What Might the Fed Say This Afternoon?

It would be surprising if today’s statement did not include a comment more pronounced than a mere mention of “international developments”—the phrase that appeared in December’s press release. Note that in last September’s release, the phrasing reflected a much greater degree of caution: “Recent global economic and financial developments may restrain economic activity somewhat and are likely to put further downward pressure on inflation in the near term.”

In the December press conference, Chair Yellen only addressed volatility to the extent that the Fed “wouldn’t be focused on short-term financial volatility,” but rather on “unanticipated changes in financial conditions that were persistent” that the Committee “judged to affect the outlook.” While today’s release isn’t accompanied by a press conference, I would argue that the sustained decline in oil prices, global equity market volatility, the slowdown in China and the currency weakness observed across emerging markets merits some acknowledgement in the statement similar to the phrasing that appeared last fall.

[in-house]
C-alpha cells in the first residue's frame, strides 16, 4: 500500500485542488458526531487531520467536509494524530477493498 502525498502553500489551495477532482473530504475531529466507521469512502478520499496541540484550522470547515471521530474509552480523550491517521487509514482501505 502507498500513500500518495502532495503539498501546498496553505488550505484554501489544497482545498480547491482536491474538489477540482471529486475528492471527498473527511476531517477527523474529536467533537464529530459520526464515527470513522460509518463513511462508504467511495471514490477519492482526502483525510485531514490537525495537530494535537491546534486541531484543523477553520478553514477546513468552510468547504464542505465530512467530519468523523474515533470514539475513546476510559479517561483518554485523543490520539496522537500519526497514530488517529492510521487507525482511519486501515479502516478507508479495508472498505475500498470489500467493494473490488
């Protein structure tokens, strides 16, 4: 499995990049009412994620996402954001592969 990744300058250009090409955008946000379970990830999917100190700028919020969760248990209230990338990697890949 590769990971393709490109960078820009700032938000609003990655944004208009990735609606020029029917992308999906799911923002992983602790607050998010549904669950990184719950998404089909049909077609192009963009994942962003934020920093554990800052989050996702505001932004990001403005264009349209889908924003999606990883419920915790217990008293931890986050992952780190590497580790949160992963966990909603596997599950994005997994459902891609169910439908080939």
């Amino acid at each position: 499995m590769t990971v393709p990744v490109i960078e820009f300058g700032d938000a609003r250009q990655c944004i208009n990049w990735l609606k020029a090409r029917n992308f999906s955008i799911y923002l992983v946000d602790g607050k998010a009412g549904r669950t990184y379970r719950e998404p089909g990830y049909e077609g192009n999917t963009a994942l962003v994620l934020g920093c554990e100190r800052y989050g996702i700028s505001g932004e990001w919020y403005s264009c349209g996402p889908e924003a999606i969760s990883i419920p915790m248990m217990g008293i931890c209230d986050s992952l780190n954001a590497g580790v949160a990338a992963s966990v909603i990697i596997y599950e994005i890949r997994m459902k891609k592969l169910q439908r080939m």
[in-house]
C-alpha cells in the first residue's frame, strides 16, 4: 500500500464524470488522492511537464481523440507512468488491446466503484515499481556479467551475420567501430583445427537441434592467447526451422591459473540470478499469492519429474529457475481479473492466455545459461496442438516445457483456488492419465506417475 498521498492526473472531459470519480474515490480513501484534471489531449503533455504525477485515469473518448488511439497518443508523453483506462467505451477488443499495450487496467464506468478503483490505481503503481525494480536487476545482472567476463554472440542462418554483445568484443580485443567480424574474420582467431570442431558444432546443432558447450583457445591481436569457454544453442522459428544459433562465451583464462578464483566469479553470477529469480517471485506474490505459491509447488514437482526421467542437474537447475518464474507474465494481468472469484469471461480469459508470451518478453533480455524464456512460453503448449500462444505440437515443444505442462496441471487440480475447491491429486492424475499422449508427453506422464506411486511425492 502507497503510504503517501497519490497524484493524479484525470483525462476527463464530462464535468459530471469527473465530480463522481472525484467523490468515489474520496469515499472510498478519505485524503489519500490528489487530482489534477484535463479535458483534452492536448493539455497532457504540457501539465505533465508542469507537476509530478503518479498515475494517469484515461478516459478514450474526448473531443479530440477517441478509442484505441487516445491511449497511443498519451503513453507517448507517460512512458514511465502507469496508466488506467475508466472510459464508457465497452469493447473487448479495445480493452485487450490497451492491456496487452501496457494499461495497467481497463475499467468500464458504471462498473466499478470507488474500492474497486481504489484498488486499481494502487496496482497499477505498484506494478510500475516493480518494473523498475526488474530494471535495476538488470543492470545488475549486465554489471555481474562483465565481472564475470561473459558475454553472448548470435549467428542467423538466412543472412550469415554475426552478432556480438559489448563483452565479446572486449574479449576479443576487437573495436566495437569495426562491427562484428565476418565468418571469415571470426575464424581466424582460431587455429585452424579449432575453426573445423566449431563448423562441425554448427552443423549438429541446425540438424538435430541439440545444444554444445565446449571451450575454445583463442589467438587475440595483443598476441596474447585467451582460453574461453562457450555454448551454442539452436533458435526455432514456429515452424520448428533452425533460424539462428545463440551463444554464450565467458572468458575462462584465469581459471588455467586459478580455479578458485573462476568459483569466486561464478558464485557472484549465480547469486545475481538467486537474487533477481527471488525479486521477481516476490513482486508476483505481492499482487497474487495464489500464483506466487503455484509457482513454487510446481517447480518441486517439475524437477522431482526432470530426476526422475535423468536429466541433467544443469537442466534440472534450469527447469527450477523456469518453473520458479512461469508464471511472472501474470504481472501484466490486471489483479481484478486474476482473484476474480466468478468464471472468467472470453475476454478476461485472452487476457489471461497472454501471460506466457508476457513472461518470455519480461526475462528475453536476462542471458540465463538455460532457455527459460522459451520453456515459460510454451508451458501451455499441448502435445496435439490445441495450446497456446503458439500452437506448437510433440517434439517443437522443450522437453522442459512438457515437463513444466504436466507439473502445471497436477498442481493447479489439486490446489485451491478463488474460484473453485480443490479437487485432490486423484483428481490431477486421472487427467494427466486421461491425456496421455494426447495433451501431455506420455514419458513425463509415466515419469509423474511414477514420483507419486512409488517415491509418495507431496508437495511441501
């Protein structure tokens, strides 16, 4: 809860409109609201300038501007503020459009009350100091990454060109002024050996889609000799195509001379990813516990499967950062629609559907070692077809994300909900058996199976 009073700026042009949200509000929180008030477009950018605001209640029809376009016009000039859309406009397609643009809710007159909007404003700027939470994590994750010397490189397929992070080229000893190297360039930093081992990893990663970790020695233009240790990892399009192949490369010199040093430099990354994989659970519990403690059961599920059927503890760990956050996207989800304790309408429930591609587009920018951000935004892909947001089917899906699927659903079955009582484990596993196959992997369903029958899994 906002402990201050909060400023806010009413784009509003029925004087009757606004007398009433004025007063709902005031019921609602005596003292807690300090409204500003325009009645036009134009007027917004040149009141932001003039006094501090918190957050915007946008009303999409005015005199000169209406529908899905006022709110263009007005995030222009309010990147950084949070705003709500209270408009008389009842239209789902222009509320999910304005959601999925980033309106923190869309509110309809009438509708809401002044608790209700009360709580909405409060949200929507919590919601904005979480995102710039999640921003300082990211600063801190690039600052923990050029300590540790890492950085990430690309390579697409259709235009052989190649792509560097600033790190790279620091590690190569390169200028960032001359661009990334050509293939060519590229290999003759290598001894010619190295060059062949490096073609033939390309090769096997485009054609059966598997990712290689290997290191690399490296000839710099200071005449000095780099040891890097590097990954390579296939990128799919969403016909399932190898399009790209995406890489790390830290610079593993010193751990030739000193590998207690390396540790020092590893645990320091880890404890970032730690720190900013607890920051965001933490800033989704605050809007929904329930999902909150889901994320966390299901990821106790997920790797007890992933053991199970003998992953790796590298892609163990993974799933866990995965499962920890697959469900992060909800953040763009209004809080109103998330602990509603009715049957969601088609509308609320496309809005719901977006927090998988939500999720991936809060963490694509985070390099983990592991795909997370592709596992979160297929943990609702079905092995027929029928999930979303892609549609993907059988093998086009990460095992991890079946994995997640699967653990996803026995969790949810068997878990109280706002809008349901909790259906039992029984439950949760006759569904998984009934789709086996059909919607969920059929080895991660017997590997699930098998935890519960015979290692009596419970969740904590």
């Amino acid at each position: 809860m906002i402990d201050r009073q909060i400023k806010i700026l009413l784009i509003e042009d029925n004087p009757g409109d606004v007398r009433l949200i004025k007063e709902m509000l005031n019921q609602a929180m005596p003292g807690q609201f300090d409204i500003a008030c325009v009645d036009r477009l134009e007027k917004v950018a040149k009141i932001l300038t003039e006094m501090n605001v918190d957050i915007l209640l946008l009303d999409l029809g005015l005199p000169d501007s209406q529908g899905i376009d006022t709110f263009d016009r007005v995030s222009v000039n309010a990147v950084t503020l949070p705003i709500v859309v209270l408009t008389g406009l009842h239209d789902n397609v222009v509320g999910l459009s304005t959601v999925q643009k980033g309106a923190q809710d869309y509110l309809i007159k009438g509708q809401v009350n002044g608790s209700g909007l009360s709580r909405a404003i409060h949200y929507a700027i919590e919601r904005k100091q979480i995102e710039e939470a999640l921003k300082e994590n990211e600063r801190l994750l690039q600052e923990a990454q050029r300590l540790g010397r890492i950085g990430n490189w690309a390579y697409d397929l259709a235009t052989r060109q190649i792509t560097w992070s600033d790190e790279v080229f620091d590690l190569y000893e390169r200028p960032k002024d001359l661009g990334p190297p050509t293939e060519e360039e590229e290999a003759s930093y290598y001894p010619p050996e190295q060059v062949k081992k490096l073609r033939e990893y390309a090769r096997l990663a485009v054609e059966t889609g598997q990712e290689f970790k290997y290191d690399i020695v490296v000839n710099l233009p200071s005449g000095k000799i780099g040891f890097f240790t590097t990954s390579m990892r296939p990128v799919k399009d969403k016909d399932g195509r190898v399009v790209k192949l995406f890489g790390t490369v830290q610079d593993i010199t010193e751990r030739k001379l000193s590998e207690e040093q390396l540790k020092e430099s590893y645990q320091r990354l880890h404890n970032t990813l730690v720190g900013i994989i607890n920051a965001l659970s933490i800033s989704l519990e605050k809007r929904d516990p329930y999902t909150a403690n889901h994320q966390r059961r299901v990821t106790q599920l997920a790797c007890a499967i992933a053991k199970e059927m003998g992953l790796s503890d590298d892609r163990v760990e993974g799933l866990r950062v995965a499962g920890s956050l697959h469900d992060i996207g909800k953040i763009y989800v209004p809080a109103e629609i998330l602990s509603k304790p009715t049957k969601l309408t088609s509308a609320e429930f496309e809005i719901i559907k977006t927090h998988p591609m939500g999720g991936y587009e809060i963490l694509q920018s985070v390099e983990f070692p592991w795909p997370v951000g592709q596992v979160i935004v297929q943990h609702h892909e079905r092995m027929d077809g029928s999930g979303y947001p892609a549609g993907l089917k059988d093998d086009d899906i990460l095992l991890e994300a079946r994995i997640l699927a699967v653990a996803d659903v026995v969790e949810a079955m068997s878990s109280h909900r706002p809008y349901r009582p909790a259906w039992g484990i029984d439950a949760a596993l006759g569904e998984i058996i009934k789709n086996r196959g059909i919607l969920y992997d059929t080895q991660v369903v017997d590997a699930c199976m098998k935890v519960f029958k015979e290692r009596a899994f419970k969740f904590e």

The YoY increase in the core PCE index has been stuck at 1.3% for the first 11 months of 2015, so at a certain point, the Fed risks losing credibility if it only repeats that the Committee will “carefully monitor actual and expected progress toward its inflation goal,” with “the transitory effects of declines in energy and import prices dissipate[ing].” The Fed’s main challenge is acknowledging the strength of continually improving labor markets in light of inflation risks that have been tilted toward the downside.


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Heidi Learner

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